1. Whether this is affordable for us in the respective country. Per night we have a limit of 20 € for both of us. For this we would not even get a broom closet in the USA, whereas in Mexico we can get a nice room for less money.
  2. Whether we have to work. As some of you know, we make money working on computers. For that you need at least a power connection and in our case also stable WiFi. And this is often only found in a fixed accommodation, instead of camping (although depending on the country there are also well-equipped campgrounds which then charge corresponding prices).

Motorcycle Maintenance

To save costs, we always try to do as much as possible ourselves. Nevertheless, for the motorcycle maintenance is a quite decent piece of cake. When you ride your bike almost every day, it’s just like that. But if you consider that our tiger is old and we did not pay much when we bought it, it is okay for us. Because even if we add all the maintenance costs to the purchase price, we would still not be able to buy a new bike with that money.

But also consider that 19 of the 24 months of travelling that we used for our bill, we were 2up on one motorbike. If we would have travelled the complete two years on two motorcycles, then the total expenditure as well as the cost shares would be much higher in the categories Transport Tiger and Fuel.

Food

If eating out is more expensive than cooking, we coquinate. This is always time-consuming but also fun to try new creations with local ingredients. As a luxury we sometimes treat ourselves with a beer but otherwise we make sure to buy as cheaply as possible.

Fresh strawberries sold at a market

In many countries, food on the local market is much cheaper than in supermarkets.

Transport Tiger

All ferries and the big transport across the ocean for the bikes. A lot of money disappears from the travel budget with a motorcycle transport, but it’s okay if you take a lot of time on site.

Restaurants and Snacks

Granted: We love (good) food. And tasting the cuisine of a country extensively is simply part of travelling. Nevertheless, this does not mean that we are going to the expensive sheds. We prefer the kitchens that are not found on TripAdvisor. Here, one gets simple and authentic food and most of the times, we also like the atmosphere better. Our own nose, personal recommendations and how many other people are sitting there are used as decision criteria.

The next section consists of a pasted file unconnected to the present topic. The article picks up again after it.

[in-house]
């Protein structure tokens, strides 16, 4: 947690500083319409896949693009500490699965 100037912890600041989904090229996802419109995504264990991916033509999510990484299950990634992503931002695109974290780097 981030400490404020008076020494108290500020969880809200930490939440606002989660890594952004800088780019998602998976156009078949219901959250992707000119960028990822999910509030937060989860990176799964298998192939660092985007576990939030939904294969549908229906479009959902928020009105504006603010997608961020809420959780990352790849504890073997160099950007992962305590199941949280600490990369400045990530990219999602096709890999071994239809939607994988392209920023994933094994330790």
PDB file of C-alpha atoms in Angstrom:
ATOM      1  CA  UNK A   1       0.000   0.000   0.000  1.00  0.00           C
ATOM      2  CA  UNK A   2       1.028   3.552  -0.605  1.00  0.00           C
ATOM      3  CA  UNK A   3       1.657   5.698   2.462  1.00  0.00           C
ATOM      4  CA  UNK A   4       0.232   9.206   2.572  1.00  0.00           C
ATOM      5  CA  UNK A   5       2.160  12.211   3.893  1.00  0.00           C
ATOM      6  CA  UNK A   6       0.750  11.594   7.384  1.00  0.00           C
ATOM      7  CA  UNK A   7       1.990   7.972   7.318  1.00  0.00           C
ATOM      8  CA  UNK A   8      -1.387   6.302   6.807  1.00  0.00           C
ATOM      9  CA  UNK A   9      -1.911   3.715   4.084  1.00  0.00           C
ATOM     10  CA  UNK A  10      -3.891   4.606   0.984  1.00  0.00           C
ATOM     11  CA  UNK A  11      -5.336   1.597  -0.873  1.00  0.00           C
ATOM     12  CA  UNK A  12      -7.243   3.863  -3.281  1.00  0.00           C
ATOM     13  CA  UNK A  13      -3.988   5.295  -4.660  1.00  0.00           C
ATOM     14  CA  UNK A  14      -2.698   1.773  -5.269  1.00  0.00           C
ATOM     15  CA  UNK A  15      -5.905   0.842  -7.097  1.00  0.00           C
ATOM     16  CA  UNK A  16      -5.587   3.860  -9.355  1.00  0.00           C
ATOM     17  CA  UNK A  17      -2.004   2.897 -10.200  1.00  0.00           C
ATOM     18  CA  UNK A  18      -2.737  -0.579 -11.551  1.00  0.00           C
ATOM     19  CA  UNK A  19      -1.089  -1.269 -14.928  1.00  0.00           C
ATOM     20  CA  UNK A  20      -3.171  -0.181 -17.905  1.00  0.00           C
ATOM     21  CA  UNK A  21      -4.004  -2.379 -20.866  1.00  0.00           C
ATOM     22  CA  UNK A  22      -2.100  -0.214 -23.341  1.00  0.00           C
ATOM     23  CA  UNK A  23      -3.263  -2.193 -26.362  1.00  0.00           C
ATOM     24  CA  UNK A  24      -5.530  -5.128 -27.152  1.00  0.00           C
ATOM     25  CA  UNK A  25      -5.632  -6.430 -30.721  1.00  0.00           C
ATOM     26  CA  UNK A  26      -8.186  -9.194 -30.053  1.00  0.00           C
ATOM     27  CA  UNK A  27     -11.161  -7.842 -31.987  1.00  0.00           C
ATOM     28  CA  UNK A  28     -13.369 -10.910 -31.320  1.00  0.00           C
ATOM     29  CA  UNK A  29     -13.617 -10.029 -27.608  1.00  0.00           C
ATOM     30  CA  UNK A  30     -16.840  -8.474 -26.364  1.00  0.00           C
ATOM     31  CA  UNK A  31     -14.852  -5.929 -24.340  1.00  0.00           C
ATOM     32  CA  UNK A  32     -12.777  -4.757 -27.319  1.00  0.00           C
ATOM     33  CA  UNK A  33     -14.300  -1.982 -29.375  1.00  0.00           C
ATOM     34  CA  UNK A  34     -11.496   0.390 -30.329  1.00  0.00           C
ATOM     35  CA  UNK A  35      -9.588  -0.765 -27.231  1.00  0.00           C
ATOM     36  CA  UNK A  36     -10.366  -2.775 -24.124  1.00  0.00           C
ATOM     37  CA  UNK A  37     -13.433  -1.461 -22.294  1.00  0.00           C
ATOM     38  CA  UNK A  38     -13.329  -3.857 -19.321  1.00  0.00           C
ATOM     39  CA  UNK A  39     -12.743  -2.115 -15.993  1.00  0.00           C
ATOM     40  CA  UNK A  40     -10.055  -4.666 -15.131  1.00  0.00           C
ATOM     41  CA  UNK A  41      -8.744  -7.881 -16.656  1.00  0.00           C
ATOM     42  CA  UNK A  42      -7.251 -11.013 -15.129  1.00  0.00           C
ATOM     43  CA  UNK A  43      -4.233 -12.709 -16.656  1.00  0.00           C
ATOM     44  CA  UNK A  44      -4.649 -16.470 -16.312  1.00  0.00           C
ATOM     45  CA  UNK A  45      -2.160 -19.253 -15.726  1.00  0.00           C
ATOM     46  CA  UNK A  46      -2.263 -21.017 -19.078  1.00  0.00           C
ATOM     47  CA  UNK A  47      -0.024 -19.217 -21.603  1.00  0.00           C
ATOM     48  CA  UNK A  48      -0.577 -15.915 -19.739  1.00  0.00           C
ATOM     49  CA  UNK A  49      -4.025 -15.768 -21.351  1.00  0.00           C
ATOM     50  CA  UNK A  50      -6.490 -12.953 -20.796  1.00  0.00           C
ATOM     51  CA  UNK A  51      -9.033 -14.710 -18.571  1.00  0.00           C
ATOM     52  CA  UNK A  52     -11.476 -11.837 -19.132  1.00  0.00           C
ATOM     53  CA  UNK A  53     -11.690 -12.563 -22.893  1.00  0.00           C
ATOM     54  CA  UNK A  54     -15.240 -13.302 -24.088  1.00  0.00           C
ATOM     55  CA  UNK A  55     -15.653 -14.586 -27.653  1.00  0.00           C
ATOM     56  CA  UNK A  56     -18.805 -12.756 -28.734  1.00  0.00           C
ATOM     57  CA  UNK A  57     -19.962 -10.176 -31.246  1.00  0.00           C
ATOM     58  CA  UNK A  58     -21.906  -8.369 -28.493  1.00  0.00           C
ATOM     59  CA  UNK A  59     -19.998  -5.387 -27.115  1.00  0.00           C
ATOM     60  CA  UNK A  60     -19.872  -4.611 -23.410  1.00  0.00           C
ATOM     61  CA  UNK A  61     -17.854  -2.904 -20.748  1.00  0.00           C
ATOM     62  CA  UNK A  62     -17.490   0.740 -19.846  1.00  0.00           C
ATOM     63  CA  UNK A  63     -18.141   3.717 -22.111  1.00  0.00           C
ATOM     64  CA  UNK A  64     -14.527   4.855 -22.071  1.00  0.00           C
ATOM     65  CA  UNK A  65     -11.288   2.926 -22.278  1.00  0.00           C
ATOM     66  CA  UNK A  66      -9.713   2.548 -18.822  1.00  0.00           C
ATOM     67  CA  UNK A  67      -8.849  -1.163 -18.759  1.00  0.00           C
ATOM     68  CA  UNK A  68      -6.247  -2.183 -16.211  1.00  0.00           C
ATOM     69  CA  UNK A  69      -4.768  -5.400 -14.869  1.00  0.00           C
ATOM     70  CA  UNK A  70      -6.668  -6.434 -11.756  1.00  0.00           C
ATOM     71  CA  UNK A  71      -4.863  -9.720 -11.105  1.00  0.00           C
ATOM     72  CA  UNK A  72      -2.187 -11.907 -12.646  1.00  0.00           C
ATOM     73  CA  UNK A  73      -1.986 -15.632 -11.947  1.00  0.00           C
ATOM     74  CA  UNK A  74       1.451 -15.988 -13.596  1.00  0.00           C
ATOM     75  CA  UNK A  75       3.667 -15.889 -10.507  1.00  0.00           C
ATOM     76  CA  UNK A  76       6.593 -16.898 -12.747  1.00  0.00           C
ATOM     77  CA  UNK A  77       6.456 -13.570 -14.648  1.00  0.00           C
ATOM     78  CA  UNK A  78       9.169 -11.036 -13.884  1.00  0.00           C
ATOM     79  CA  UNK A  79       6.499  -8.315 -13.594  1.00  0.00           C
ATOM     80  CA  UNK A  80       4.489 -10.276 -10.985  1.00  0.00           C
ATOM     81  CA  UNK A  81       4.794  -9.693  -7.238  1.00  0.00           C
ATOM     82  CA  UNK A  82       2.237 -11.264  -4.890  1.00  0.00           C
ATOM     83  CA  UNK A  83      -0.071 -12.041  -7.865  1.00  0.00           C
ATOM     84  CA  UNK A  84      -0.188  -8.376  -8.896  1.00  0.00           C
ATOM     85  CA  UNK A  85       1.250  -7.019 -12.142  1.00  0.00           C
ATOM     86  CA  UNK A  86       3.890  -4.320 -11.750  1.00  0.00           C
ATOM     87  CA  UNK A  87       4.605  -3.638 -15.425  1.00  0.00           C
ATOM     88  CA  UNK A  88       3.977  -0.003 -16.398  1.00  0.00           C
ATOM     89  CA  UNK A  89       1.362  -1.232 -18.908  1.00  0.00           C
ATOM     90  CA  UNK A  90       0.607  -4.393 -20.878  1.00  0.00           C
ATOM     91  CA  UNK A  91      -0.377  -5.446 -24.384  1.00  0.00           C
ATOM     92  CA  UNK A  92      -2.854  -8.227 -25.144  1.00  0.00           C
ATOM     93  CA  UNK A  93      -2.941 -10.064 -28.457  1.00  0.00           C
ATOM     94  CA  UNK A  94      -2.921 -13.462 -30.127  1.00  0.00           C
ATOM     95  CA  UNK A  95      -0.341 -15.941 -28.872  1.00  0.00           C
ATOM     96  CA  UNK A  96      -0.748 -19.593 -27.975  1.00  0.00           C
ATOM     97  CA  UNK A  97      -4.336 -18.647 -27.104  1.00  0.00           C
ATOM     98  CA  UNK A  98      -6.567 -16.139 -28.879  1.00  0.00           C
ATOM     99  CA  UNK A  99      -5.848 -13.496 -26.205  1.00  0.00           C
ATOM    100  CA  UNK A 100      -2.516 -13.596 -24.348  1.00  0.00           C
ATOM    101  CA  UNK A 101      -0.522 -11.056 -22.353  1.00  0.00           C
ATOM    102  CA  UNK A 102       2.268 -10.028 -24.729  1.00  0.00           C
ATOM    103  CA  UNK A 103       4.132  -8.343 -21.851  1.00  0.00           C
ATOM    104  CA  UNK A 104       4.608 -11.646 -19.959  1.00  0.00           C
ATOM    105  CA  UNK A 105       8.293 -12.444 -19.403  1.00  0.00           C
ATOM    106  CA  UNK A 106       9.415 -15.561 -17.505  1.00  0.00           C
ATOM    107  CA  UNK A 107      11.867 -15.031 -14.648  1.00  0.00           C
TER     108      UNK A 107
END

Fuel

That surprised us a little bit: we would have expected a larger share. It’s probably not only because of our speed, but also because of the cheap petrol prices in South America.

Health Insurance

There are travellers who “save” these costs as well. But we prefer to have the certainty of being covered in case of an emergency. Even if we have not been seriously ill once on this trip – you never know…

Culture

These are the entrance fees for national parks, museums, archaeological sites or concerts. Also here we try to save money if possible and only pick out what we really want to see.

The church Las Lajas in Colombia

Oft gibt es auch kostenlose und weniger überlaufene Alternativen, wenn man danach sucht.

Non-Food

As the name suggests – this includes the things that you cannot eat but still need. For example shampoo, anti-mosquito spray or sunscreen.

Fees

All the things that people usually don’t like to spend money on: visas, motorcycle insurance, entry and import fees, toll roads and such.

That’s all fine and dandy, but how do you earn the money for a trip around the world?

Since we are asked this question all the time, we made a video some time ago where we answer this question in detail (it’s in German but I think you can choose automatic subtitles). But we do not want to complain about this question. No, we think it’s actually quite good if people ask openly instead of assuming invented things about us and spread them in public (greetings go out to Uschi!).

Cat on the lap of Moe in front of the motorcycle
Live and let live!

We will continue…

Hopefully this information will help you a little bit with your own planning. But not only for this purpose, it was worthwhile to write down every cent spent. It is also interesting for us and we will definitely continue the list. Let’s see how our costs will shift on other continents.

The sad fact that I am writing this article in Corona isolation has at least the advantage that we will probably have rather low expenses in the coming months. In regards to the fact that the USA and Canada will be next, that might not be too bad…

If you would like to treat us with something for the 234567 hours of work, because you enjoy our stories: You can give us a roll if you like (guaranteed not to be spent on rolls but on beer).

Once